As health care attracts more attention, so has the importance of.
One stunning development is the proliferation of checklists asking simple questions before surgery. These checklists, although clearly useful, often meet with hostility because they challenge doctors’ self-image as grand soloists.
Here’s how Dr. Atul Gawande, a surgeon and author of The Checklist Manifesto, suggests that doctors can speed up innovation.
1. Be the first. “If you try to impose a new practice by simply telling the front line, ‘Do this,’ it will fail,” Gawande says. “We asked the chiefs of surgery, anesthesiology and nursing to be the first people to use checklists.”
2. Drop the Lone Ranger act. “We’ve celebrated cowboys, but what we need is more pit crews,” Gawande says. “There’s still a lot of silo mentality in health care—the mentality of ‘That’s not my problem; someone else will take care of it’—and that can be a very dangerous situation.”
3. Train early in teamwork. Teams deliver most medical care, yet nobody trains doctors how to be team captains. At the University of Nevada at Reno, the schools of medicine and nursing have merged; now students learn to work together. “It’s a brand-new thing,” Gawande says.
4. Think big. “We like to imagine we can be infallible and be that heroic healer,” the doctor says. “But the fact is, it’s teams and, often, great organizations that make for great care, not just individuals.”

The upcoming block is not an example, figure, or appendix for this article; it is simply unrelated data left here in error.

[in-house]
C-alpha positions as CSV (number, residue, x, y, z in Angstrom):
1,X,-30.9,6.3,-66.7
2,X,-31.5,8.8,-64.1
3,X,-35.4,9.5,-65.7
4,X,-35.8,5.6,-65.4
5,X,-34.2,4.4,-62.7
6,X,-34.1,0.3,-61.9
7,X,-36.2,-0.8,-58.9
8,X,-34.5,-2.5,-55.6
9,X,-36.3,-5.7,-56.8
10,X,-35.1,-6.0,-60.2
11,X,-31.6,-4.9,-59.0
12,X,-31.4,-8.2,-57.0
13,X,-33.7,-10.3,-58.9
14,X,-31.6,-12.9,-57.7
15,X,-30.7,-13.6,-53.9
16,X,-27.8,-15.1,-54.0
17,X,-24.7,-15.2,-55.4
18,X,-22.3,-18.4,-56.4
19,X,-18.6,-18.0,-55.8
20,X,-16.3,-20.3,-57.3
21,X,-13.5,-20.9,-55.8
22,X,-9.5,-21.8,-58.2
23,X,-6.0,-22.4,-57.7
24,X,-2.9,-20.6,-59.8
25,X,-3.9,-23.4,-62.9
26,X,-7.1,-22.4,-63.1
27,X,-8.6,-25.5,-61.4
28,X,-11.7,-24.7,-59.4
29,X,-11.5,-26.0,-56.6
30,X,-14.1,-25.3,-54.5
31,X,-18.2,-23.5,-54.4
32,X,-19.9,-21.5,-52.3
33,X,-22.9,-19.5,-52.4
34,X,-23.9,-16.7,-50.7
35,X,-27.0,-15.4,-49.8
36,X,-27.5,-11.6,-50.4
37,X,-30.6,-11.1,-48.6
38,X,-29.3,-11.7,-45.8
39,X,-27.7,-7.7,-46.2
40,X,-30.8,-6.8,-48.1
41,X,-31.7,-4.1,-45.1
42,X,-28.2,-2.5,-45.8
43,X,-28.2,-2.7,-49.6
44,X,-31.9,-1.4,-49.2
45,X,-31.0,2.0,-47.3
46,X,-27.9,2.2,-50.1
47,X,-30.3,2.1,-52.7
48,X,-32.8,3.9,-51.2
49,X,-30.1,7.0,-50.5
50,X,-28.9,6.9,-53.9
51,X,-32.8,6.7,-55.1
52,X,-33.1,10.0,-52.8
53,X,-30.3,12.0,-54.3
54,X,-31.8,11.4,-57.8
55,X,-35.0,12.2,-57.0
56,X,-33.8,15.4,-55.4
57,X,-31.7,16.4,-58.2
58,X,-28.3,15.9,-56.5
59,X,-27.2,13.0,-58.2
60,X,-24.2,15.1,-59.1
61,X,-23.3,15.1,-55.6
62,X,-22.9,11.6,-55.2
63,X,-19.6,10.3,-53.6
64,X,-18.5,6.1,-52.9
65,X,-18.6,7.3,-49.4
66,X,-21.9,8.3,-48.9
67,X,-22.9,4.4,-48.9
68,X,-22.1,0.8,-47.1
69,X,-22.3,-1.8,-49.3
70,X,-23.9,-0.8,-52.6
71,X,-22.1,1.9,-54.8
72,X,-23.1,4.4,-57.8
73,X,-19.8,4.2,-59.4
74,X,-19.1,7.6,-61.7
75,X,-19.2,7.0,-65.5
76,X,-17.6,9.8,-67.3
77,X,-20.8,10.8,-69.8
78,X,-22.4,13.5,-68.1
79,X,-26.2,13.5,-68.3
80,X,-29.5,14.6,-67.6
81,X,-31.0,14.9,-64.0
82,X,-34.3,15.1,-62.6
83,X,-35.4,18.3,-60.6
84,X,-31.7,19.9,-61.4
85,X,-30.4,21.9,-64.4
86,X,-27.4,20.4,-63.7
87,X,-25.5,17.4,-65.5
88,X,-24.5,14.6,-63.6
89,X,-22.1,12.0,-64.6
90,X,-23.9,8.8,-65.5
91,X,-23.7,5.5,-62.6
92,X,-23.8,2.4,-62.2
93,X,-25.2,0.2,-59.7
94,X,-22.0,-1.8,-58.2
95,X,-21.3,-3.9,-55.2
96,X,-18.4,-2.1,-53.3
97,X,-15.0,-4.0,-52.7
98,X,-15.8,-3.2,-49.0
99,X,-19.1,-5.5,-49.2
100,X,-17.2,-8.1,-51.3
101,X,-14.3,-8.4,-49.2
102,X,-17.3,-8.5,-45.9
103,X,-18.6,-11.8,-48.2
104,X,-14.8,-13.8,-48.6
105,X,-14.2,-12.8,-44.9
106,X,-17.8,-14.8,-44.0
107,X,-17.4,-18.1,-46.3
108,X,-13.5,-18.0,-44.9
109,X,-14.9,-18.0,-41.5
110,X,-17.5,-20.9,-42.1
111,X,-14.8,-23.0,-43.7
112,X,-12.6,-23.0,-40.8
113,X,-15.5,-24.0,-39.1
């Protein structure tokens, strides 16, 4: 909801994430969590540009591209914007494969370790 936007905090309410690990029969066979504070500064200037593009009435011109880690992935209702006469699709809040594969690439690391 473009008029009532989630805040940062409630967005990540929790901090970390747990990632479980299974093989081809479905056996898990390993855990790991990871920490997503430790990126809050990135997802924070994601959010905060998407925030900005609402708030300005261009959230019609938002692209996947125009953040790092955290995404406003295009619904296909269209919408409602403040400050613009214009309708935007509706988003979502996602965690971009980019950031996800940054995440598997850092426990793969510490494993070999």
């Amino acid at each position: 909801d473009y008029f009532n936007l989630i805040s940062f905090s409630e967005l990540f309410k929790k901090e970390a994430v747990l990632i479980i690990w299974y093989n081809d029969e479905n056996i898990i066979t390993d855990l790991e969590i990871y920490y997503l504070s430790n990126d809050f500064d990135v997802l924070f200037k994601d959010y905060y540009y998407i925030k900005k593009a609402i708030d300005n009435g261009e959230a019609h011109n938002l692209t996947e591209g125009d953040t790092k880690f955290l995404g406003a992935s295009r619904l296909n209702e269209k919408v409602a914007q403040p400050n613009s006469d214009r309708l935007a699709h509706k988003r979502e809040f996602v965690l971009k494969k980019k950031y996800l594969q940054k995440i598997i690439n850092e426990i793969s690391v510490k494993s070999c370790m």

It seems hokey, he admits, to have surgical team members go around the room and introduce themselves. “But when you do it, people say, ‘I’m Bob, the anesthesiologist; I’m Susan, the anesthesia resident; I’m Tim, the nurse.’ So when it comes to you, are you going to say, ‘I’m Dr. Gawande’? Or are you going to use your first name?” This exercise changes the culture and is especially appealing to nurses and younger professionals.
5. Follow protocol. Gawande points to Chesley “Sully” Sullenberger, the pilot who landed a doomed plane in the Hudson River. Everybody sees him the same way they see doctors, as unbelievably skilled. He was the hero. Sullenberger keeps insisting that it was adherence to protocol and teamwork that let everyone survive.
“Heroism in medicine ought to mean having the humility to recognize that we are more likely to fail on our own,” Gawande says.
— Adapted from “Health Care Needs a New King of Hero,” Atul Gawande interviewed by Gardiner Morse, Harvard Business Review.
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